I cried for a month, everyday. I couldn’t believe it. She’d just had the daughter she’d been praying for after 5 years. Her husband had a new job, a promotion. She was going to live in the city of diamonds (Antwerp). I don’t recall crying this much in 2001 when my dad died, only a month after I returned from a 3-year stint studying in the UK. I felt and still feel shattered. She was so young, in her late 30s, she made me laugh with her dark silken black hair and when I ran out of Tandoori spice, she was the one who I went to begging…and she offered me a jar. I still cry for what could have been. That she knew she was dying. The pain her family goes through and how much we miss her.
But I know that there is hope and that we can’t begin to unravel the mysteries of life. I am willing to let go and trust in God for her, for us, that everything will be well.
Till then, everytime I make this chutney I will think of her and say a prayer.
Bye Renu. Bye
Blog-checking lines: Jami Sorrento was our June Daring Cooks hostess and she chose to challenge us to celebrate the humble spud by making a delicious and healthy potato salad. The Daring Cooks Potato Salad Challenge was sponsored by the nice people at the United States Potato Board, who awarded prizes to the top 3 most creative and healthy potato salads. A medium-size (5.3 ounce) potato has 110 calories, no fat, no cholesterol, no sodium and includes nearly half your daily value of vitamin C and has more potassium than a banana!
Mandatory Items: To make any type of potato salad – hot or cold – that is healthy and delicious. We’d love to see all kinds of ethnic and cultural variations!
Indian-spiced potato salad
600g waxy potatoes, peeled and left whole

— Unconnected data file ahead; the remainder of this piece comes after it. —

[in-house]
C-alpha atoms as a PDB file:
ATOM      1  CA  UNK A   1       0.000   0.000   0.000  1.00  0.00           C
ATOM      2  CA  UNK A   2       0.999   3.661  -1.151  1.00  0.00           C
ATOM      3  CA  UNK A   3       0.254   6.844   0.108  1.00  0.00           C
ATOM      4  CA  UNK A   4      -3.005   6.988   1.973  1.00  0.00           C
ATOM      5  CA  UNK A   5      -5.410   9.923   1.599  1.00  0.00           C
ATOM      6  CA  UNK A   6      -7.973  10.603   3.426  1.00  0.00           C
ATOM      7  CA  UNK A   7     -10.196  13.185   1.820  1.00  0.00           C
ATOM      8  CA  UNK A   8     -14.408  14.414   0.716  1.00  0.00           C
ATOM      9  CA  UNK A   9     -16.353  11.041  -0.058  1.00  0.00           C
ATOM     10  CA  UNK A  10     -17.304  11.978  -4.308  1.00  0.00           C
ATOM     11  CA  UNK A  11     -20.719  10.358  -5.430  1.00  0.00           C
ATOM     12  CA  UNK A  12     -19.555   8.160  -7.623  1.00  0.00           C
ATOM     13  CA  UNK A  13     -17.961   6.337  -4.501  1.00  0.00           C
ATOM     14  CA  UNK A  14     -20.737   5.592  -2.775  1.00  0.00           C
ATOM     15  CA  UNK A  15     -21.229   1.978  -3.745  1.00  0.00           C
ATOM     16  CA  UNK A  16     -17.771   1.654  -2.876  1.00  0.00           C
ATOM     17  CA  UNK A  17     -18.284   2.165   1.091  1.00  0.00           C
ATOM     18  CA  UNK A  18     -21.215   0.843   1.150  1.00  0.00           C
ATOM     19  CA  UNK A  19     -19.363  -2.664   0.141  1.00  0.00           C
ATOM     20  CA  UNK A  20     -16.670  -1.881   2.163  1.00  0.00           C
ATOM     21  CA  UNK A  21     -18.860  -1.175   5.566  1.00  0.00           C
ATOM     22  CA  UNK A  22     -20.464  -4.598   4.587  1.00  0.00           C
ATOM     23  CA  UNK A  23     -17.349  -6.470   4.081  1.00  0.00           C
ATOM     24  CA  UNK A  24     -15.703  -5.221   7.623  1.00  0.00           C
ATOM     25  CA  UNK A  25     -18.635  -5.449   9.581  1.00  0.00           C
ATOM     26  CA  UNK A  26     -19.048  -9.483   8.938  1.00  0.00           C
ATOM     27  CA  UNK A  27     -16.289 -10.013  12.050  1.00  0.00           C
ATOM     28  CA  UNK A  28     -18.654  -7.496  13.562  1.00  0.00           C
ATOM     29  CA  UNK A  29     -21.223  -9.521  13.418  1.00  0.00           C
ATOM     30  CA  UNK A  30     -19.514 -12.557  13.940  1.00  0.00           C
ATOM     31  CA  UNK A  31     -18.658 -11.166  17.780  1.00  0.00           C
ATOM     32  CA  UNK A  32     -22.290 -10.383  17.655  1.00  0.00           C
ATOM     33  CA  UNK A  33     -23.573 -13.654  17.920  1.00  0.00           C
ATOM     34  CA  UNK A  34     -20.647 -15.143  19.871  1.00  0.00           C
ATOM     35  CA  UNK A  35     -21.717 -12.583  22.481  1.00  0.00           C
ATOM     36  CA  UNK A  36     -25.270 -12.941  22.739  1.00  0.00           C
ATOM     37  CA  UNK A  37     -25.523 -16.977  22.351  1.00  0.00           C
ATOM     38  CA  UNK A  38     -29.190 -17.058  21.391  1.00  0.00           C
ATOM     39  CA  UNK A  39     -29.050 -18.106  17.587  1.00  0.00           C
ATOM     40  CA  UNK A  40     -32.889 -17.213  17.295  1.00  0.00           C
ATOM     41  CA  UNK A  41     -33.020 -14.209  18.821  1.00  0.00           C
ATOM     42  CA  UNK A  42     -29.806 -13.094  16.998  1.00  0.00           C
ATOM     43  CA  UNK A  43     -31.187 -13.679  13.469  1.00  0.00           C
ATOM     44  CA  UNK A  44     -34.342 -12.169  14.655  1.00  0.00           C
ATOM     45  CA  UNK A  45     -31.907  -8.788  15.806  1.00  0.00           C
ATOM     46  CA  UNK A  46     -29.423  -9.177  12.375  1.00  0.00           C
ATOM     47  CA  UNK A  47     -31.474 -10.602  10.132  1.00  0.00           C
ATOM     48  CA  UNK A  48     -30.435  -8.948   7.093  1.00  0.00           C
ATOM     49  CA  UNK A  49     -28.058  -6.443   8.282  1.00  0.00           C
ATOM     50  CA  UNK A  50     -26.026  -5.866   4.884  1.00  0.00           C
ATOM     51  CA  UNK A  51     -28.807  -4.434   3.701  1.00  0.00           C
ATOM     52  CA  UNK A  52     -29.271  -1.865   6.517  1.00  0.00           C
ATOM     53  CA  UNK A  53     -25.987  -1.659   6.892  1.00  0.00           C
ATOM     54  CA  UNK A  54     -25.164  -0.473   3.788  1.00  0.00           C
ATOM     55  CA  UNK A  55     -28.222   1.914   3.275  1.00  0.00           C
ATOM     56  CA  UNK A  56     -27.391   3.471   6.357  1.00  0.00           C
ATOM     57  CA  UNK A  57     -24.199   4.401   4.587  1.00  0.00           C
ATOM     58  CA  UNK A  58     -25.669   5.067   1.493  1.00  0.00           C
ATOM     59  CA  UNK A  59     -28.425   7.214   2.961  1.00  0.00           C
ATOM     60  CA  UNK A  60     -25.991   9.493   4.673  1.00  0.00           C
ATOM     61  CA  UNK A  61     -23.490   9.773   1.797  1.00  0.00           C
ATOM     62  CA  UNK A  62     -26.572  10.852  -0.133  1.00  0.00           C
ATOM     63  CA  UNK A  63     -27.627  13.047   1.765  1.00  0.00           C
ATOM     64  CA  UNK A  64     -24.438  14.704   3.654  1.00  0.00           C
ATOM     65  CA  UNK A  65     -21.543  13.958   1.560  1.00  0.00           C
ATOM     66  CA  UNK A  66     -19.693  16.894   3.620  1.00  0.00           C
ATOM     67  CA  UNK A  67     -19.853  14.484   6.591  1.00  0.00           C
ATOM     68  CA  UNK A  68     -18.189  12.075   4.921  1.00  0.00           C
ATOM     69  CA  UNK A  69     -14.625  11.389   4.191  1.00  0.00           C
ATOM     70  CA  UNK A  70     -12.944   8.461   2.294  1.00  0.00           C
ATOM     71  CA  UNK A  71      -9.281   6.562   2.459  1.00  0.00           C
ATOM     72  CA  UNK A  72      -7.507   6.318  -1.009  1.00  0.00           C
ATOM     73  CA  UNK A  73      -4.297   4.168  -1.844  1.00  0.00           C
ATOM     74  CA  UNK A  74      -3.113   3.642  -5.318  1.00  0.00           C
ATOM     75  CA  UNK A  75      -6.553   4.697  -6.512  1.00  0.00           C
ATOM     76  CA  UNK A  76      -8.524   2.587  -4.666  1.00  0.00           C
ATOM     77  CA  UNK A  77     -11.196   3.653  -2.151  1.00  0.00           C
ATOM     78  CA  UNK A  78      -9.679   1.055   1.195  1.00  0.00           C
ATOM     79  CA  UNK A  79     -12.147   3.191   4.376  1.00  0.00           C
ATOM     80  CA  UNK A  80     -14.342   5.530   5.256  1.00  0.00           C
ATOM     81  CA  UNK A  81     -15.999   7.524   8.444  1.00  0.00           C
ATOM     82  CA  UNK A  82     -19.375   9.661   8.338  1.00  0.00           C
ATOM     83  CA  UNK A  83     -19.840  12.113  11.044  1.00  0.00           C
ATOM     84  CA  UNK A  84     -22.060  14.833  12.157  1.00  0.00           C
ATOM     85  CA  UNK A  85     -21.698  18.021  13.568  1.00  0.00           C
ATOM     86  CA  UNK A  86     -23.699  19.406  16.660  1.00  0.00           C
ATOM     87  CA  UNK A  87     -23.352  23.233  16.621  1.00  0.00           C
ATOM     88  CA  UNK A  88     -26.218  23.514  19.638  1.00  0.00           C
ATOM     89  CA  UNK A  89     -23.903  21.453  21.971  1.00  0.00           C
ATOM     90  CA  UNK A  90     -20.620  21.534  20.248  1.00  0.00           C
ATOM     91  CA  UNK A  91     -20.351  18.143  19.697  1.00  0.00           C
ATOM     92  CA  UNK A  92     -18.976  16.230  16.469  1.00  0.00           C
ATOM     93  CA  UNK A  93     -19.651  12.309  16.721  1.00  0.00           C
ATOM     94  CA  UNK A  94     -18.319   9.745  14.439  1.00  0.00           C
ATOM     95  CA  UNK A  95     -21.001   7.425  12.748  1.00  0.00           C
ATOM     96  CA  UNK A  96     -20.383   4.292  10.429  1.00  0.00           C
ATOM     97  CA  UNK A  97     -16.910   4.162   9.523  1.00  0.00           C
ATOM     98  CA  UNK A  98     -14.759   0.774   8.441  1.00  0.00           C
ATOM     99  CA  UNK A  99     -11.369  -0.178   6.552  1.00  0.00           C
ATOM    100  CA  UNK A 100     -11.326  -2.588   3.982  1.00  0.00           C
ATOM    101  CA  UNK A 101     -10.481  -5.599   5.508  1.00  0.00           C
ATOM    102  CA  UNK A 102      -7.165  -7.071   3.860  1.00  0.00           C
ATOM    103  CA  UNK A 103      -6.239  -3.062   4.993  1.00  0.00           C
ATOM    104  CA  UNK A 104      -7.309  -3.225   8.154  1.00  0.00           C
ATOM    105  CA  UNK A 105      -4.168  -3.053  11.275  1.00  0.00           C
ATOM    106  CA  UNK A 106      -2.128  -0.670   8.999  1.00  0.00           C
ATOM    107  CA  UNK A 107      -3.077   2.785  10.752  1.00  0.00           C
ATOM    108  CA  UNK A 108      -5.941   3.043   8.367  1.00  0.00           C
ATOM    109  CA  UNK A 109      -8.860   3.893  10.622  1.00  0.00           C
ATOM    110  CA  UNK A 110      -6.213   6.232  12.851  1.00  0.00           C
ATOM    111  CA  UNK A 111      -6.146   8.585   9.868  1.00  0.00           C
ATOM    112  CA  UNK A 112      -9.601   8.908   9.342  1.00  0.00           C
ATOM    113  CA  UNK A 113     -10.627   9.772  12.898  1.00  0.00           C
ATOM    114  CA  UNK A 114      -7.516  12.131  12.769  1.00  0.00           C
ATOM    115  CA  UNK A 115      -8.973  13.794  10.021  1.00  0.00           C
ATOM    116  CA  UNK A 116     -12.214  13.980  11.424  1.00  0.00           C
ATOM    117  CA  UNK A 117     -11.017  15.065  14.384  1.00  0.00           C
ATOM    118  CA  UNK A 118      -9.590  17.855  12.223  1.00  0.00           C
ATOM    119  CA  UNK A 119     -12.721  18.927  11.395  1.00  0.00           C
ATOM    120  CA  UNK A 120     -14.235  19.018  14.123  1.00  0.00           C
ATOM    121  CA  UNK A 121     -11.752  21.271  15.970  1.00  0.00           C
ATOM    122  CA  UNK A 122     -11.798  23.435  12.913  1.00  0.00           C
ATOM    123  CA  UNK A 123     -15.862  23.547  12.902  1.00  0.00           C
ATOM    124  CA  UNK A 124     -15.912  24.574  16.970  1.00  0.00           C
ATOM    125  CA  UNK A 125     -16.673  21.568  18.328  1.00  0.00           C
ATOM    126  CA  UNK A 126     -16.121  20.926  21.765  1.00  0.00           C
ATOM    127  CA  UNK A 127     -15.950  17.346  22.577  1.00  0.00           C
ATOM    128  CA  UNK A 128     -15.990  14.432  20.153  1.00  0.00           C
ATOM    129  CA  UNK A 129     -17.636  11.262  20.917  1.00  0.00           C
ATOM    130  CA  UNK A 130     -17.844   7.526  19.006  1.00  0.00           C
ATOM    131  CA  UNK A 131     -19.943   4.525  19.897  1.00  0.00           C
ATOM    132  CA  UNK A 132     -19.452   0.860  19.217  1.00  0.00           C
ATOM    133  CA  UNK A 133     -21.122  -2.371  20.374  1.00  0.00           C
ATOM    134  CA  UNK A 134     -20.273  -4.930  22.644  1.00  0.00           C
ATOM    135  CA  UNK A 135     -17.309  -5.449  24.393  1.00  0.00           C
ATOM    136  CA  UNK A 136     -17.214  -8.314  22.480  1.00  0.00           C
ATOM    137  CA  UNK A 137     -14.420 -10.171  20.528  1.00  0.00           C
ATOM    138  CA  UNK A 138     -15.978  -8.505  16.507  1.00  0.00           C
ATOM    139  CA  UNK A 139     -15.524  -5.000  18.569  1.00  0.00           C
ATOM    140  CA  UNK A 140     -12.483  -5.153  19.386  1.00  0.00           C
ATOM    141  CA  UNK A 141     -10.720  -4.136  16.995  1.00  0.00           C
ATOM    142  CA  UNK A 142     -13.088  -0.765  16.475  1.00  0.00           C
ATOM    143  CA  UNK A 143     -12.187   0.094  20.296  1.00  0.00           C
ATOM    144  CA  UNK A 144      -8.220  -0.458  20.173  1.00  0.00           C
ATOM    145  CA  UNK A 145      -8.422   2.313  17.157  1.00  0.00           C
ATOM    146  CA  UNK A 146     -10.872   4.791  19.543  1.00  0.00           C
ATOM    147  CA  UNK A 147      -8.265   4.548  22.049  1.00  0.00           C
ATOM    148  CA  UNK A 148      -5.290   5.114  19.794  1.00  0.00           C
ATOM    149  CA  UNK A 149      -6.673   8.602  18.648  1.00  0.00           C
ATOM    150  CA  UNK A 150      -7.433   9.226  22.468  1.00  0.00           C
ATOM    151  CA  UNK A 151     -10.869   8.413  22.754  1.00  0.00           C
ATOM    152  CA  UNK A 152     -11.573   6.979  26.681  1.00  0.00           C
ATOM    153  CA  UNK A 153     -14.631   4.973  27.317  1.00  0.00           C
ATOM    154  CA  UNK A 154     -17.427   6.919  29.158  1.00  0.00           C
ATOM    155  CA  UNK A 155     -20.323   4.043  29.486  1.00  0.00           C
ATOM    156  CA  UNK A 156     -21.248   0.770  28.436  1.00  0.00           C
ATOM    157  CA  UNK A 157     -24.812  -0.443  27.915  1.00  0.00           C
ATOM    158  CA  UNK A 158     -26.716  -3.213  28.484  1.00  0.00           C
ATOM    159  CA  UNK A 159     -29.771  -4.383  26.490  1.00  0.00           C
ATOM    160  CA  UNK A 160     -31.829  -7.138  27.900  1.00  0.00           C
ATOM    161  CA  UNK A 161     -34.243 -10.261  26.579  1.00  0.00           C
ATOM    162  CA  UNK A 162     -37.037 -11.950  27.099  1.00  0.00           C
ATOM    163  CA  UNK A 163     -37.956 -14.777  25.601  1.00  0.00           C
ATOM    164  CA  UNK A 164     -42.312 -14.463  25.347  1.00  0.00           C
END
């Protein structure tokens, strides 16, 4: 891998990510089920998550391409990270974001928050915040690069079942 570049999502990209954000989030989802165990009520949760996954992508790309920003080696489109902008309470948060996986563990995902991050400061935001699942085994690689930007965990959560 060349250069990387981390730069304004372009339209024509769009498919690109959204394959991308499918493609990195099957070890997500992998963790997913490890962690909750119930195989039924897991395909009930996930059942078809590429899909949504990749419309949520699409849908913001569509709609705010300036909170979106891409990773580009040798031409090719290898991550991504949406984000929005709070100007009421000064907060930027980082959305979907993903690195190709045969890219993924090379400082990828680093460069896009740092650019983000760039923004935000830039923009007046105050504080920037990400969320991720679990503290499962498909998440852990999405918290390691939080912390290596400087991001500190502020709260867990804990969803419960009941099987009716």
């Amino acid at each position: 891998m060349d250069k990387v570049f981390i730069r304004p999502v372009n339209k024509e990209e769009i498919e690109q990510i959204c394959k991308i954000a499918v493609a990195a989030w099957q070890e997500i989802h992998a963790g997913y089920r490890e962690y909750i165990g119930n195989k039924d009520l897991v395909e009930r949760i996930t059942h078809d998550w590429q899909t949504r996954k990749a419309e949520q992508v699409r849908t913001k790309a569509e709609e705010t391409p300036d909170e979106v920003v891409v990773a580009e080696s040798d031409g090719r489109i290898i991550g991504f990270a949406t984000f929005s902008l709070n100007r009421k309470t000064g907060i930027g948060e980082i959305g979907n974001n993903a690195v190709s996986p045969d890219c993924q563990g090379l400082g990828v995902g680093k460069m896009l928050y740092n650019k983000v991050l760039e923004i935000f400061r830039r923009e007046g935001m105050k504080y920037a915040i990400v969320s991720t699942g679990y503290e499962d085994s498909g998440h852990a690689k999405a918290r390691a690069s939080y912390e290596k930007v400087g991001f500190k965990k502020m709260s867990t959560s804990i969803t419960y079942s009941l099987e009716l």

3 tablespoons unsalted butter, softened
1 teaspoon cumin seeds, just crushed
1 heaped teaspoon mustard seeds
Pinch of tumeric powder
1 tablespoon white wine vinegar
1 cup mixed vegetables (carrots, corn, peas), cooked
Salt and pepper, to season
1 spring onion, sliced (both white and green), optional
1/4 cup flaked almonds, toasted 1/4 cup raisins Coriander-mint dressing (recipe below) Coriander leaves, to serve, optional
Put potatoes in a pan and cover with cold water and a pinch of salt. Bring to the boil and then turn down heat to simmer.
While potatoes boil, heat butter in a small pan and put in the crushed cumin and mustard seeds. Let heat up slowly, till mustard seeds start to fizzle and pop. Remove from heat, add a pinch of turmeric powder and the white wine vinegar, stir well. Set aside.
Test potatoes for doneness, using a sharp knife. When cooked, strain off water and cut the potatoes into smaller pieces, while hot. Pour over the butter and vinegar mixture and the cooked vegetables and gently toss to combine. Check and adjust seasoning to taste. Alternatively, you could make a platter of the potatoes, veggies, raisins, nuts and everything else….and ‘build-your-own’.
Just before serving, top salad with flaked almonds, raisins, spring onions and coriander leaves.
Serve with the coriander-mint dressing.
50 g fresh coriander leaves, washed
25 g fresh mint leaves, washed
1 – 2 garlic cloves, without skin
1 small green chili pepper
1 teaspoon sugar
Salt, to taste
4 tablespoons natural yogurt, or more (I used Turkish yogurt, similar to Greek yogurt)
Place all ingredients (except the yogurt) in a mortar & pestle, blender or food processor and make a paste.
Stir in the yogurt and adjust sugar and salt, to taste
Refrigerate till ready to serve